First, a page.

Advanced search

Can I ask a question about brambles (might be very silly!)

(16 Posts)
NKFell Fri 07-Apr-17 15:20:24

I have tried Googling but even Google can't help which makes me think I'm stupid! grin

For background, I grew up with wild brambles in my parents garden and I loved it. I have a space at the bottom of my garden where hawthorn is on the other side of fence but on my side, next to a you Laurel bush, could I plant brambles?

Or is that a really stupid idea and will my Laurel die?!

I really want to be a good gardener...with fruit.

NKFell Fri 07-Apr-17 15:21:02

*young Laurel bush, not 'you' (good start)

PlayOnWurtz Fri 07-Apr-17 16:14:58

You can get a thornless BlackBerry. Takes a couple of years to grow in but then it fills out quick enough. Mine fills with fruit annually

NKFell Fri 07-Apr-17 16:39:07

Thank you very much, I'll look into that. My colleagues kept saying "you can't plant a weed" but I always thought of them as just being wild rather than a weed as such. Thornless sounds like the best plan for a garden though.

Rainydayspending Fri 07-Apr-17 16:43:20

Keep the ground creepers under control as much as you can. But with routine cutting back no reason why you can't. They are deliberately cultivated on the PYO down the road from us.

mmmmmchocolate Fri 07-Apr-17 17:23:08

I planned to plant blackberries but didn't in the end as there is a fair few spots locally where they grow that I can go and pick them. Instead I planted loganberries (half blackberry half raspberry I think) they're thornless, I only put them in the ground last year and got a nice amount of fruit from them. This year the canes are huge and there are loads of runners sprouting for next year already. Another option is you can get hold of blackberries already?

AlternativeTentacle Fri 07-Apr-17 17:25:45

May I recommend a Japanese wineberry instead. Very much related to the Blackberry but so much more than a bramble. In fact I am digging one up soon which if you are anywhere near the M1 J22-25 you can have.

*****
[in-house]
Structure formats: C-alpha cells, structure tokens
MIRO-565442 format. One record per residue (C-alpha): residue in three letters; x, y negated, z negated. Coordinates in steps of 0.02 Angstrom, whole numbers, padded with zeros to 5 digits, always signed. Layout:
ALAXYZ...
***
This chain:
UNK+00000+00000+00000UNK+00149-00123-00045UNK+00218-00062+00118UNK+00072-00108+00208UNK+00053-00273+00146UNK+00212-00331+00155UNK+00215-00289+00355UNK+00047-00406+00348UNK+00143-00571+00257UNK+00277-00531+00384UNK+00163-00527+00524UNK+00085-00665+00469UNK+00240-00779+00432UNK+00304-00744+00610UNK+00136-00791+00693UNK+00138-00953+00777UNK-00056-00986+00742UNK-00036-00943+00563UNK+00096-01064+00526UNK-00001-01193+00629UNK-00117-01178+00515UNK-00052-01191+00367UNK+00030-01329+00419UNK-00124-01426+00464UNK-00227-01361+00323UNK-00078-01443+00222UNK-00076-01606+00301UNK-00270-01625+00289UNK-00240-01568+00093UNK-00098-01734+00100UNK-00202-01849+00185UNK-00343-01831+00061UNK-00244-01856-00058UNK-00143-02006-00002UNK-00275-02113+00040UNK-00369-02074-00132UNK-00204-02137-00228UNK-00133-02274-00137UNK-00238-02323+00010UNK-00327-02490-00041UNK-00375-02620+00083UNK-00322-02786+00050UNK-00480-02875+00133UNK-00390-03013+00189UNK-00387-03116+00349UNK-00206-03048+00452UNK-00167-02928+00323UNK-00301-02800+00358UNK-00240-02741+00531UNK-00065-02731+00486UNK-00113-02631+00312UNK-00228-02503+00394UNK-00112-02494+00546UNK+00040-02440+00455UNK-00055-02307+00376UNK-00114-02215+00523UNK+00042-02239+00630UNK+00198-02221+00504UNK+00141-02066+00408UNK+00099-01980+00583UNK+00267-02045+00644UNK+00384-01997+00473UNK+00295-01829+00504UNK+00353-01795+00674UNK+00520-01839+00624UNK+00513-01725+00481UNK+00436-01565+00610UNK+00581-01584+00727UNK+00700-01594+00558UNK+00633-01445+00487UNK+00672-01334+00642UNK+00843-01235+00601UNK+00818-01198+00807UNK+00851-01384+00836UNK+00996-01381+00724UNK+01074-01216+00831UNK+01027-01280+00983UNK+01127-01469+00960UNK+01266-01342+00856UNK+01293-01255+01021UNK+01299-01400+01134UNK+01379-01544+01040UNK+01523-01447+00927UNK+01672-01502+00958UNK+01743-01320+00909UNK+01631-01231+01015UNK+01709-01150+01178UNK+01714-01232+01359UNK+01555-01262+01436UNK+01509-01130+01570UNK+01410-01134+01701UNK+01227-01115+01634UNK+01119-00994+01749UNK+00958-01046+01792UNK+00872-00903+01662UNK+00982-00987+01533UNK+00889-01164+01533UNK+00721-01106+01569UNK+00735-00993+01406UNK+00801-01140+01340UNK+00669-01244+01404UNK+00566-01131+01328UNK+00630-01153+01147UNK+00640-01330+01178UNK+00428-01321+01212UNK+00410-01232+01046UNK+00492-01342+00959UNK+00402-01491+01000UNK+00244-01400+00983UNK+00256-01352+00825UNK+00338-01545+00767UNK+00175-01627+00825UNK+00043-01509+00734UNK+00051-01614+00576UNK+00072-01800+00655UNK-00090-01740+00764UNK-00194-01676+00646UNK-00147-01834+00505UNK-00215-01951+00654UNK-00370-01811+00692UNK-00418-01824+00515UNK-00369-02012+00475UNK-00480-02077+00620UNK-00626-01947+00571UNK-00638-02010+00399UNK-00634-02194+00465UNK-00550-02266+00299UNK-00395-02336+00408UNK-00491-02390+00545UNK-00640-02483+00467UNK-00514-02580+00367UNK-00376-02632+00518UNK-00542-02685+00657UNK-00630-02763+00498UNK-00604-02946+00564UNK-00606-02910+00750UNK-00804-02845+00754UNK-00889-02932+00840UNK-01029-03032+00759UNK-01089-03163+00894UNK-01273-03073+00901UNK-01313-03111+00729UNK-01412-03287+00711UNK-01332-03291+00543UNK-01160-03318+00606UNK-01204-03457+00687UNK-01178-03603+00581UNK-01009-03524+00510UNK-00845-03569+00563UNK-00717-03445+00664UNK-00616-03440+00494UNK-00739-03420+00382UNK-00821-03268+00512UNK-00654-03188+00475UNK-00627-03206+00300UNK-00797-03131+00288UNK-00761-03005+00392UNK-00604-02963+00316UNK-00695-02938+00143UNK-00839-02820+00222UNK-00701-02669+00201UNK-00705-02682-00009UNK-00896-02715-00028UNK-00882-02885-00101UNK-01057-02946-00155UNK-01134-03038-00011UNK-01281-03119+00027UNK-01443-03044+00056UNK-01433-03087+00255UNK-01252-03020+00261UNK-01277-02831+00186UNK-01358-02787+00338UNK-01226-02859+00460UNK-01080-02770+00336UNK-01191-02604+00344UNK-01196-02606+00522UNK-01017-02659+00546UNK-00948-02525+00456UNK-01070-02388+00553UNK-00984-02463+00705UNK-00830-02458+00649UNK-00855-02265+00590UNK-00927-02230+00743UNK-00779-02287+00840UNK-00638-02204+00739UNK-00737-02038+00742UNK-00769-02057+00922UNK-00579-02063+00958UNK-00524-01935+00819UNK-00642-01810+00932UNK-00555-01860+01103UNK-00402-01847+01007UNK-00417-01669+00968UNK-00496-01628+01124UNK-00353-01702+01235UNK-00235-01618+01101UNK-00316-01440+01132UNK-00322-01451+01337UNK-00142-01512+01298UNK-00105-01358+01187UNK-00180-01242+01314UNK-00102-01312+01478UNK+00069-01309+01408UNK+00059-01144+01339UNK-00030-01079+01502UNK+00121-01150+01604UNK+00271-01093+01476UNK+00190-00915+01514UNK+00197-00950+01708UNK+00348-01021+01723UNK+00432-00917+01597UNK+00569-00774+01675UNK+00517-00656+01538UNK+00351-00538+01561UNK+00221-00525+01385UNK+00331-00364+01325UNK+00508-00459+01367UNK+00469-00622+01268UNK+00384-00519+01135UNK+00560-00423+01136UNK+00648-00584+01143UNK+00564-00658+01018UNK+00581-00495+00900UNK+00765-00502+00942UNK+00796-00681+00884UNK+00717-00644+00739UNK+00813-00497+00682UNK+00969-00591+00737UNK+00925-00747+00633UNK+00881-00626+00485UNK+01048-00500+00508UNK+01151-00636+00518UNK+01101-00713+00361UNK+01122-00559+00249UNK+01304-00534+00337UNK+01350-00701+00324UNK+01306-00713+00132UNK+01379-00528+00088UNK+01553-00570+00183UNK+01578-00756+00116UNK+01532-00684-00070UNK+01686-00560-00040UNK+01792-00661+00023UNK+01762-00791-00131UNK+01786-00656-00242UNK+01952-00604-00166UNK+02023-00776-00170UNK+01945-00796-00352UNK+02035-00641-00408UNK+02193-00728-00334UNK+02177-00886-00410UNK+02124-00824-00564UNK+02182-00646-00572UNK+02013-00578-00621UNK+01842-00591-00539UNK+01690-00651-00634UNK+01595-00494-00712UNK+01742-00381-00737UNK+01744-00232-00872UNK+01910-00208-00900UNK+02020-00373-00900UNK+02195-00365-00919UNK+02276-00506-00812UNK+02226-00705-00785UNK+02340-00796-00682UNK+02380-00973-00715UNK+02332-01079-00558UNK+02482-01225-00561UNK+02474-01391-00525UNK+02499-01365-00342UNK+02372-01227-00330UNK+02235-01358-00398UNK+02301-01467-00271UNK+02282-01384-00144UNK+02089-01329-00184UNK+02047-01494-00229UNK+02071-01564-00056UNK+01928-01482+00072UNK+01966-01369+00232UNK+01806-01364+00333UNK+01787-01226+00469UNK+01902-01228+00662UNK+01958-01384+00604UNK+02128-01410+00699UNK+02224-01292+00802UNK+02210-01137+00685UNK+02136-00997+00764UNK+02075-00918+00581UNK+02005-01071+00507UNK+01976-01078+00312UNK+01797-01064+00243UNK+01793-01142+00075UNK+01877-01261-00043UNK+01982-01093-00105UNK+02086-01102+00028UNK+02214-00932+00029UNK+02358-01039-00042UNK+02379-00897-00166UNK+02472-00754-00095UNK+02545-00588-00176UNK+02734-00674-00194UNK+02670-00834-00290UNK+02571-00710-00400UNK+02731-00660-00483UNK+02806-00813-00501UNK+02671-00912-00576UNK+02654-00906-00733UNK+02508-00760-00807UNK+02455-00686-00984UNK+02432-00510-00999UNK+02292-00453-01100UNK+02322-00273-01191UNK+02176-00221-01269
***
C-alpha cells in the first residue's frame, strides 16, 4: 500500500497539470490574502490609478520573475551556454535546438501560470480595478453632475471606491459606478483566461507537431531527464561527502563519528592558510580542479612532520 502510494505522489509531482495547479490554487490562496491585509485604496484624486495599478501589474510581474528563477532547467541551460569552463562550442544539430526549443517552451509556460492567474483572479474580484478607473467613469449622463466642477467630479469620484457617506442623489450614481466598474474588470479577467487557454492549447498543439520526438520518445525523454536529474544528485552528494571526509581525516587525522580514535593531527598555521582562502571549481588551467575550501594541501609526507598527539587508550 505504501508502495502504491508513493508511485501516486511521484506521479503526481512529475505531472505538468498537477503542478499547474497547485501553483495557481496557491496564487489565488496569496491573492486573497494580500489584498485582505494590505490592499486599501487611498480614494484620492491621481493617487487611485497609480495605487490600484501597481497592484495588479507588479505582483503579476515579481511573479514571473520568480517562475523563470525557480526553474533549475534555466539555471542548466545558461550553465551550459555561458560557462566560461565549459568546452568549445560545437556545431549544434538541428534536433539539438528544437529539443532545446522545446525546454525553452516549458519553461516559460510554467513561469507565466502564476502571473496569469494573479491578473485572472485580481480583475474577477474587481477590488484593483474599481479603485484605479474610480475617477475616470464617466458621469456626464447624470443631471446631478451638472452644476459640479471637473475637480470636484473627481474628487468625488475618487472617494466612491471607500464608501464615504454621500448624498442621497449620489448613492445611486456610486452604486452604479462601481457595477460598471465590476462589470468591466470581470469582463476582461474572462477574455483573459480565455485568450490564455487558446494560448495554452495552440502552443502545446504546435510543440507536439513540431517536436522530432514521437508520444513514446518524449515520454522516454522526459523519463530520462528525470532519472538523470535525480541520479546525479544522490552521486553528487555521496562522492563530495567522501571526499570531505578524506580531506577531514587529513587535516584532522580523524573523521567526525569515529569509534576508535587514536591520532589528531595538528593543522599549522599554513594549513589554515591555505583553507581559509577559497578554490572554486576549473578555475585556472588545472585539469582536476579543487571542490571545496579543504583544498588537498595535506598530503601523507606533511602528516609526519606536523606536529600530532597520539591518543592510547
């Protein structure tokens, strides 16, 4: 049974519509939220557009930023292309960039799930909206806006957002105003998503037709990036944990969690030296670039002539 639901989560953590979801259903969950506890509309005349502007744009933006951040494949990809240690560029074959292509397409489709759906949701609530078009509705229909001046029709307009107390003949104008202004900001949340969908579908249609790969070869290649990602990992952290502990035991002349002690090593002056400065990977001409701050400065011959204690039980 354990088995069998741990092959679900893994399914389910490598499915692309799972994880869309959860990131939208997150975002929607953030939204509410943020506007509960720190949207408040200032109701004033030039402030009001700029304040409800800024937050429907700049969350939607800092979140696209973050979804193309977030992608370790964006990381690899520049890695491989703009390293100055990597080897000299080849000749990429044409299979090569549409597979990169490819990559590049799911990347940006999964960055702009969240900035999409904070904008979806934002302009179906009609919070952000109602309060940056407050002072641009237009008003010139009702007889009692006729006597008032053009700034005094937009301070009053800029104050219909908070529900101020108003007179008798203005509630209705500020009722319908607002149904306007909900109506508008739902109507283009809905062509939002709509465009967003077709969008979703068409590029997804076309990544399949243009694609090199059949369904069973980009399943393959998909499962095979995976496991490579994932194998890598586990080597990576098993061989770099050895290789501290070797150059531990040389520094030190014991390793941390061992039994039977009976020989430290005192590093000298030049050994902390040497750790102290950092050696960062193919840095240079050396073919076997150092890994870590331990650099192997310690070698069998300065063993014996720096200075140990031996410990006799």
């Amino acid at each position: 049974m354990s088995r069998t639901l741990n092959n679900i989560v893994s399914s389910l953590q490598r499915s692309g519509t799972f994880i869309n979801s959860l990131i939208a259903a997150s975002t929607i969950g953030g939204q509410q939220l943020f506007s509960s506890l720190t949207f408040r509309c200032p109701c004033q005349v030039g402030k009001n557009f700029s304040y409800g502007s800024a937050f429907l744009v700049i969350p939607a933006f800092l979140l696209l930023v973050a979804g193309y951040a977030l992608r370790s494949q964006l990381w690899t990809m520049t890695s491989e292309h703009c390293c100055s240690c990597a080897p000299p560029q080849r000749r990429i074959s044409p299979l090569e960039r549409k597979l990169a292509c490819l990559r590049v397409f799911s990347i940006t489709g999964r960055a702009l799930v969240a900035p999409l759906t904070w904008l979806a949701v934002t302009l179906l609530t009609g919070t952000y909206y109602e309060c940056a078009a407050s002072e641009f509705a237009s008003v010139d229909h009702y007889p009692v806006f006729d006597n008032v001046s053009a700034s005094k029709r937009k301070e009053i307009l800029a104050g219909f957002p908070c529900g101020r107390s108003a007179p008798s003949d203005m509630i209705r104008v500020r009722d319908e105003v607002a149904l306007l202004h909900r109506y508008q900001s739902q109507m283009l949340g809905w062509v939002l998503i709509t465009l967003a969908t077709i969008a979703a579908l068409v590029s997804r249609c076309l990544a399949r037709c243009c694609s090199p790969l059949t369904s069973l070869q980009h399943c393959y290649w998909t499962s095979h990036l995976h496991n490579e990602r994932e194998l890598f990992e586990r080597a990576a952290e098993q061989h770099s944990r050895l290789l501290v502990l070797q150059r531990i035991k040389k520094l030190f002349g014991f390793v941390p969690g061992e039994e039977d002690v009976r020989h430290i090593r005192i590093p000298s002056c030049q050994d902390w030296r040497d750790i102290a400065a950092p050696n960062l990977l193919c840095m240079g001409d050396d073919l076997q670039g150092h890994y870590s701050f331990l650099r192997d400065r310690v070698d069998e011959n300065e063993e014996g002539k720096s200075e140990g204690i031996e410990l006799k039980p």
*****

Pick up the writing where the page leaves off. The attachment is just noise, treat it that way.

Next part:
NKFell Fri 07-Apr-17 17:25:57

Yes definitely another option- I'll look into that too. Thank you!

PlayOnWurtz Fri 07-Apr-17 17:31:09

Definitely recommend loganberries they make amazing jam

tizwozliz Sat 08-Apr-17 09:42:05

We have blackberries interspersed all the way down our hedge. You do have to keep on top of them, but they're easy to cut back/pull up suckers. I get about 3kg of fruit from them each year, so worth the small amount of effort imo as they take no looking after at all.

tizwozliz Sat 08-Apr-17 09:43:26

In comparison, the raspberries that we planted never took and the redcurrant seems to produce about 8 berries per year!

Mermaidinthesea123 Sun 09-Apr-17 15:53:50

i hate the thingsm once they get hold they spread like wildfire however they are doing hanging basket blackberries now, I saw them in a catalogue so I'm going to get a couple of big hanging basketfuls.

RustyBear Sun 09-Apr-17 16:01:52

If you're planting it next to a fence, be aware that whoever lives the other side will get it too, and they may not appreciate it...

NKFell Mon 17-Apr-17 10:41:42

Luckily there's no one on the other side and it's easily accessed to cut back- that was actually why I chose that side!

I think because I grew up with them it's quite nostalgic for me. I'm so pleased I posted, I thought I was being daft but now I know about thornless and loganberries so thank you very much.

GoldenFleck Mon 17-Apr-17 11:34:34

I think it's a good idea - I don't think the bramble will get out of control if you manage it.

I am also planning on planting bramble in my garden my reason being to make my garden more wildlife-friendly. I am planning on keeping the bramble cut low and dense so that a hedgehog can use the thorns to hold a leafy/grassy nest in place. One of my neighbours had a hedgehog nest in her garden and the hedgehog had babies which was great. Hopefully one will nest in my garden!

NKFell Mon 17-Apr-17 11:58:00

I was going to put them at the bottom but then changed my mind to the side border where it's easy access so I can trim easily. I've been enjoying cutting the Laurel back and watch it change from skinny and tall to short and bushy!

One of the other reasons is actually for birds but I thought you gardeners might not approve! grin My parents seem to be able to pick plenty and the birds take the rest and I understand you keep them covered for first year anyway, I might do for 2 years so they can establish.

I'd love hedgehogs but I have dogs- good luck on the nesting, that would be amazing.

Join the discussion

Registering is free, easy, and means you can join in the discussion, watch threads, get discounts, win prizes and lots more.

Register now »

Already registered? Log in with: